Epidemiologic studies demonstrate that DMPA may increase the risk of HIV acquisition and transmission. Additionally, Depo-Provera has been shown to attenuate the vaccine efficacy to protect rhesus macaques against SIV infection. The impact of hormonal contraceptive use on HIV acquisition and transmission has profound implications for polices on family planning, particularly in countries with high rates of HIV transmission. While progesterone clearly enhances vaginal transmission of SIV/SHIV in rhesus macaques, the effect of progestin-based hormone on HIV acquisition/transmission in women remains unresolved. We hypothesize that injectable DMPA alters immune responses and cervicovaginal and colonic microbiomes, which may lead to increased HIV acquisition and transmission.
The aims of this proposal are designed to (1) determine the impact of Depo-Provera on the systemic and mucosal immune systems and on cervicovaginal and colonic microbiomes in a longitudinal study, and (2) to elucidate the immune mechanisms of MPA-mediated modulation of HIV infection/transmission in vitro, ex vivo and in cervical explant models. Blood, cervicovaginal specimens and stool samples will be collected at baseline (both follicular and luteal phases) and after 4, and 8 weeks of DMPA injection. The immunological profiles of CD4+ T cells and their susceptibility to HIV will be characterized. We will determine the temporal impact of DMPA on cervicovaginal and colonic microbiome. Global alteration and changes in specific taxa will be correlated with immunological changes. The results of our studies will provide a better understanding of how DMPA modulates immunologic responses and microbiomes, thereby informing the design of effective HIV prevention strategies.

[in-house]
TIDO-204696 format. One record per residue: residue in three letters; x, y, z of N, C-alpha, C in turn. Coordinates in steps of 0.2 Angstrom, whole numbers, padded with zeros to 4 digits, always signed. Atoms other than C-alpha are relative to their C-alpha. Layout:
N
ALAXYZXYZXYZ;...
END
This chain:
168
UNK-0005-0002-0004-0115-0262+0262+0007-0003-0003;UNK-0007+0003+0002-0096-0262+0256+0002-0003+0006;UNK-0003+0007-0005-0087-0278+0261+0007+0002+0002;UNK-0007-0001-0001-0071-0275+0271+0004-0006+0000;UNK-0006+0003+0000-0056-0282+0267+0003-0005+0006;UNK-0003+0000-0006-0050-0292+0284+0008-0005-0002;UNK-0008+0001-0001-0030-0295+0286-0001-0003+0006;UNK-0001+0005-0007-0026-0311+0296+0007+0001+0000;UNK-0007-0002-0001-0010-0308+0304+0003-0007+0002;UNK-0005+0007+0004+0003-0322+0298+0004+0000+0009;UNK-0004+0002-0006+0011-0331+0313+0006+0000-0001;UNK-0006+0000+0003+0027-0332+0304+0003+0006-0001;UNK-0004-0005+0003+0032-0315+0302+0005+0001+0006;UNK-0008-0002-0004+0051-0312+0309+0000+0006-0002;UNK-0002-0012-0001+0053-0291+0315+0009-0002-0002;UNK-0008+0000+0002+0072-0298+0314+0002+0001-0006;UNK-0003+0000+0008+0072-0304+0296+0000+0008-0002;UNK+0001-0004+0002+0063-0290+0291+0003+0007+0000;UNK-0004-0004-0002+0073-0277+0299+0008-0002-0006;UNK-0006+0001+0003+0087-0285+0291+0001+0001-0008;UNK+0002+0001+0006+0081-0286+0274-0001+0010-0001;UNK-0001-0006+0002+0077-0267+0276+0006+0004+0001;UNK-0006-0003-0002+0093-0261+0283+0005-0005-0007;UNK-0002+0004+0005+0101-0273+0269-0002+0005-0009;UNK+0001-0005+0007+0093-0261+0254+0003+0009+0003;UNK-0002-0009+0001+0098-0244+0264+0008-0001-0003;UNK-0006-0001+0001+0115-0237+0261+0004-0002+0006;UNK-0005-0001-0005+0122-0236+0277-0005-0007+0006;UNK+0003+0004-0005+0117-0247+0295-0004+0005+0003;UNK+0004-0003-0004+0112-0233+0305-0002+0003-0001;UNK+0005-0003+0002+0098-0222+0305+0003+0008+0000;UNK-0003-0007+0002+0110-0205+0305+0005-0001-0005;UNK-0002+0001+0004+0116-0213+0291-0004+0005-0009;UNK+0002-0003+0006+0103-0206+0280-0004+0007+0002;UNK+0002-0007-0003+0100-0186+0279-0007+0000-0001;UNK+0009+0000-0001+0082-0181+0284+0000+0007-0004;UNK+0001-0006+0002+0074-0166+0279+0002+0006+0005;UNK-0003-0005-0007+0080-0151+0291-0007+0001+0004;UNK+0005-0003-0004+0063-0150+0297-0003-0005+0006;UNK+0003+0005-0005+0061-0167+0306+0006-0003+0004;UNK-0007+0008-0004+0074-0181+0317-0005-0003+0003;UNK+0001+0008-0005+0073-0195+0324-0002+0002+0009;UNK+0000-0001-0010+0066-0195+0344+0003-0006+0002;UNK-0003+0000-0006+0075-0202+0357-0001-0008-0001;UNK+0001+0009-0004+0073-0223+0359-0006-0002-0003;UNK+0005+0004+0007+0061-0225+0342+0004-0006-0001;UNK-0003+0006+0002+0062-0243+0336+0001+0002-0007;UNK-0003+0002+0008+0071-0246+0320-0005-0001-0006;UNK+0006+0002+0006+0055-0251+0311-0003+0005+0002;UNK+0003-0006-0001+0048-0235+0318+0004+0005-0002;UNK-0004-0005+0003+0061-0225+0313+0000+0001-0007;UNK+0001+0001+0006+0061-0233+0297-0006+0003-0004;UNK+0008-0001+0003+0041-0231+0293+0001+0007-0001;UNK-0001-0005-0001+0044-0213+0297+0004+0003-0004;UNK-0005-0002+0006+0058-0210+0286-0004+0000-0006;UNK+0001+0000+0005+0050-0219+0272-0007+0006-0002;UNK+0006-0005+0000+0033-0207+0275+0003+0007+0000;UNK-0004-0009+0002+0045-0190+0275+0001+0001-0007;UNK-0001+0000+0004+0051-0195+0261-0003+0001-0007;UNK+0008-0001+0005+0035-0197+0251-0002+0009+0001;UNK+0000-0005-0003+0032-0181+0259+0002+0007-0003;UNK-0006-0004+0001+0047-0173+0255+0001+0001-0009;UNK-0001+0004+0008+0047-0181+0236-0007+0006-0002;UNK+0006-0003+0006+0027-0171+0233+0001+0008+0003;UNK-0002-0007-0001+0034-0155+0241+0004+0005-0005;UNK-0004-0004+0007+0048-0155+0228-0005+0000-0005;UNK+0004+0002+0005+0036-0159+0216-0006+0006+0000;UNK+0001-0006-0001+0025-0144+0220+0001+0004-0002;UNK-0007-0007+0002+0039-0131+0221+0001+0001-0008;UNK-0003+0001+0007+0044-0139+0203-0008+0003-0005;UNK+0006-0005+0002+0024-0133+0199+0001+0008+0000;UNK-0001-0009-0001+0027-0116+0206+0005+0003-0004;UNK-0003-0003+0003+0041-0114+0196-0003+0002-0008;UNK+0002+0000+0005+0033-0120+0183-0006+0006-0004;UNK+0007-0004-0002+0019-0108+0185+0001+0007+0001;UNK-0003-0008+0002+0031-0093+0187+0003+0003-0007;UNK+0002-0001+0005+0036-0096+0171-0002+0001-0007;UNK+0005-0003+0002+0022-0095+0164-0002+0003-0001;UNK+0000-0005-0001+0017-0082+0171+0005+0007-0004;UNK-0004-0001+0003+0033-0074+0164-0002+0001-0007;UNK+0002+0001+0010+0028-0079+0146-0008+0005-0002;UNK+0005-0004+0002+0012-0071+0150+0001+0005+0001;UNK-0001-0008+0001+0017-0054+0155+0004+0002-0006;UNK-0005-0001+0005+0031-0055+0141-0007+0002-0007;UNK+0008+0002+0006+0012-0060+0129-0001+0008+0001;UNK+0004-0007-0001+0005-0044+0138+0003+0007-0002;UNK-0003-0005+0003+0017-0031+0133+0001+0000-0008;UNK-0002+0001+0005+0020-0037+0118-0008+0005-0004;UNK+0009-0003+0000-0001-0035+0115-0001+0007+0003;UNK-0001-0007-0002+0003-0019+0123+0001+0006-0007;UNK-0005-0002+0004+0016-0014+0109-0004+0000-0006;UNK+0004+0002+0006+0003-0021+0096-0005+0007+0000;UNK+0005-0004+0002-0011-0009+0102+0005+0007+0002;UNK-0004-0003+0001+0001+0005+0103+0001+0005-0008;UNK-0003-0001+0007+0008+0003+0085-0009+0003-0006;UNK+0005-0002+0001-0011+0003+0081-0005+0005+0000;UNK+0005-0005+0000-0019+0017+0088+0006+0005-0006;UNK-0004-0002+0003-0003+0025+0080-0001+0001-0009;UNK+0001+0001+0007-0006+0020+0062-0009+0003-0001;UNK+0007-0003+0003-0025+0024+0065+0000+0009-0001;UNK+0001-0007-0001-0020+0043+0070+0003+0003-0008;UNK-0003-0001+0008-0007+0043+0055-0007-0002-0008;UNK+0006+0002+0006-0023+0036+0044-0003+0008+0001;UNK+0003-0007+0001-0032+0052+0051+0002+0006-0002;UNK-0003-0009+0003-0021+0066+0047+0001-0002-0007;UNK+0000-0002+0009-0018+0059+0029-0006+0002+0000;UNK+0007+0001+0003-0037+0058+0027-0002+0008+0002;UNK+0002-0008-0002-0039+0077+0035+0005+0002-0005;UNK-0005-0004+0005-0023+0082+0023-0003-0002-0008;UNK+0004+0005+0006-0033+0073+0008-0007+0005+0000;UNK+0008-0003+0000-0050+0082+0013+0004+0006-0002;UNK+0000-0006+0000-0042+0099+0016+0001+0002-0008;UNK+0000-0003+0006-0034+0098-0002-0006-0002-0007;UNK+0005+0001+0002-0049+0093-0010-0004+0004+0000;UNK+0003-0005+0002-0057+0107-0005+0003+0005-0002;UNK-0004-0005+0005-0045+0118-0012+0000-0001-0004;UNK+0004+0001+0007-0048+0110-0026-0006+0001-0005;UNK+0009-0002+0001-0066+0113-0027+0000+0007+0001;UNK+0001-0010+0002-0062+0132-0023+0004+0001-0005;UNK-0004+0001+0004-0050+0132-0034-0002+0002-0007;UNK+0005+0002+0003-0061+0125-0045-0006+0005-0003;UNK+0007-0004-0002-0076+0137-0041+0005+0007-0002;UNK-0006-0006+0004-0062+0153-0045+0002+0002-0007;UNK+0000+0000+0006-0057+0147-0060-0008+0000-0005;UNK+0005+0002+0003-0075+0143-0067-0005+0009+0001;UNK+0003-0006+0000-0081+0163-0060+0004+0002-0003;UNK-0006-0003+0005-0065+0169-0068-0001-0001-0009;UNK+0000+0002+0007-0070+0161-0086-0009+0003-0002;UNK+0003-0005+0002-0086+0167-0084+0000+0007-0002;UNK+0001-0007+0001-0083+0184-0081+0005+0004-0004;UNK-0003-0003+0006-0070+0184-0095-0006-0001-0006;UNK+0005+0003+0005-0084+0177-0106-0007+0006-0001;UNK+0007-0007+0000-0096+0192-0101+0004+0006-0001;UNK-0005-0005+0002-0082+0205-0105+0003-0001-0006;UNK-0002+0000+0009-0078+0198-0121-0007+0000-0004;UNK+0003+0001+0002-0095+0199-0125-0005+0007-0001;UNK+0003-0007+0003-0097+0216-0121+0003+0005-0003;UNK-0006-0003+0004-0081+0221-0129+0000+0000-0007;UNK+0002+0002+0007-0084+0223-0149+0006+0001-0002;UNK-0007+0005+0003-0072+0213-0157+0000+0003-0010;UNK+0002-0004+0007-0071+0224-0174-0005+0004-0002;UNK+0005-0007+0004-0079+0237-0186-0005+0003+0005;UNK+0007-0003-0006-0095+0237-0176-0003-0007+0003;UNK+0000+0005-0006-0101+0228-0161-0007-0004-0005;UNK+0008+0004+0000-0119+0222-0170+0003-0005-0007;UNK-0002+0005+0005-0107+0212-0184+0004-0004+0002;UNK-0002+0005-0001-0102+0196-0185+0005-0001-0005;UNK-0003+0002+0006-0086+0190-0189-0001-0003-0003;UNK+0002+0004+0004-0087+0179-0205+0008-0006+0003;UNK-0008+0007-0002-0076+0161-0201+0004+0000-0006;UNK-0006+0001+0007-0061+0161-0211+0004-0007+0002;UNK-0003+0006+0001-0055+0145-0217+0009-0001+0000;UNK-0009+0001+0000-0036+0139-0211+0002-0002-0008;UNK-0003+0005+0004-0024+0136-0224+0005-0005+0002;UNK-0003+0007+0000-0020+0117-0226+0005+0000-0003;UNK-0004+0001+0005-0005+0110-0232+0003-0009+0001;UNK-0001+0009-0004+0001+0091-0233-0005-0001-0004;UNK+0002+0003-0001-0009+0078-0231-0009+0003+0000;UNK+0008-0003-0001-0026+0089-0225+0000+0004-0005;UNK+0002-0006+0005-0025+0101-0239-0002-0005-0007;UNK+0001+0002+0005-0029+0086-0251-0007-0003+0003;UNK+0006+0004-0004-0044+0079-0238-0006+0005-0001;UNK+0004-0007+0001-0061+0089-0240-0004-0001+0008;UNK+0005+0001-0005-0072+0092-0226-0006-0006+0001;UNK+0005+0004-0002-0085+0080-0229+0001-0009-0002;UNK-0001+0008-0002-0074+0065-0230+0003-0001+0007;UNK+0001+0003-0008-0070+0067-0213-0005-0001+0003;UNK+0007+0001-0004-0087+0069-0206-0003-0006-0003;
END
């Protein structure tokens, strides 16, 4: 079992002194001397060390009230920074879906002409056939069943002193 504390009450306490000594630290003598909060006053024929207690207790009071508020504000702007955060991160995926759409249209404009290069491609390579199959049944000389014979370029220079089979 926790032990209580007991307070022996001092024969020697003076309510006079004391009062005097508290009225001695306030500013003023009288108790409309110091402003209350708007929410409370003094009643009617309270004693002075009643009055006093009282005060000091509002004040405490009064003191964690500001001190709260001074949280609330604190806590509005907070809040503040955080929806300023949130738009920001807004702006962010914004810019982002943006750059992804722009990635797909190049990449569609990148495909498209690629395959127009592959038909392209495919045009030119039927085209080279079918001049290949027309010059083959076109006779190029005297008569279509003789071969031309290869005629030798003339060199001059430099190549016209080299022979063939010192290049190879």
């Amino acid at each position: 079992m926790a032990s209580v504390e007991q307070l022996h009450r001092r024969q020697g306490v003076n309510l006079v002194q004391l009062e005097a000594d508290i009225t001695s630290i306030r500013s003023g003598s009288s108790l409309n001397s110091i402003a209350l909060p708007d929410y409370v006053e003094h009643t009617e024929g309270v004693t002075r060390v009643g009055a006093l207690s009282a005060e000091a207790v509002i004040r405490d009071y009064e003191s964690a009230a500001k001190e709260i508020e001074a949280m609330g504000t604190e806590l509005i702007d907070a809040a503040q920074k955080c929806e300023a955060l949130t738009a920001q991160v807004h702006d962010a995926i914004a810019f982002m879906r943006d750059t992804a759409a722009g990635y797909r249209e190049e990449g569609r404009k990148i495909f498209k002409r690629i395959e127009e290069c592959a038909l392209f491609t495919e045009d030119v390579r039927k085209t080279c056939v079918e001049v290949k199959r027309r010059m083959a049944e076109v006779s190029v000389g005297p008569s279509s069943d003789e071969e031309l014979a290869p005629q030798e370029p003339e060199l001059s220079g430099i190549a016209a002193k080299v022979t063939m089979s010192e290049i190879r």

The goal of this project is to understand the mechanism by which Depo-Provera enhances HIV acquisition and transmission in women. We will investigate alteration of immune responses and microbiome in a longitudinal study and dissect the underlying mechanism of an increase in HIV susceptibility and transmission by Depo-Provera. The results of our studies will offer important insights into development of effective strategies fr HIV prevention.
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